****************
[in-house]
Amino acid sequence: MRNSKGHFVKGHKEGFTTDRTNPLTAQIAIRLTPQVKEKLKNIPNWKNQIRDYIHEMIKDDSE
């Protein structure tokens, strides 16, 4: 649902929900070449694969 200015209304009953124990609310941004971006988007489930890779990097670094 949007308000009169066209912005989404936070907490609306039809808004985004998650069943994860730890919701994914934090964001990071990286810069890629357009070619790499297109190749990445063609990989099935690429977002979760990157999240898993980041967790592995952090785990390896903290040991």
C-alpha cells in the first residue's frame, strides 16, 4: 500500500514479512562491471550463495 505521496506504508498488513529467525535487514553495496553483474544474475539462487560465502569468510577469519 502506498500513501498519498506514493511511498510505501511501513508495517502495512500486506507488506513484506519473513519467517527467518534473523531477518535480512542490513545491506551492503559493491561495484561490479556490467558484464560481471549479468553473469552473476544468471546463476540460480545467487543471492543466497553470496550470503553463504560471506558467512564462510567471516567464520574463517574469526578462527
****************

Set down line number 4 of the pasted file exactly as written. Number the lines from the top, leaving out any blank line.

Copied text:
C-alpha cells in the first residue's frame, strides 16, 4: 500500500514479512562491471550463495 505521496506504508498488513529467525535487514553495496553483474544474475539462487560465502569468510577469519 502506498500513501498519498506514493511511498510505501511501513508495517502495512500486506507488506513484506519473513519467517527467518534473523531477518535480512542490513545491506551492503559493491561495484561490479556490467558484464560481471549479468553473469552473476544468471546463476540460480545467487543471492543466497553470496550470503553463504560471506558467512564462510567471516567464520574463517574469526578462527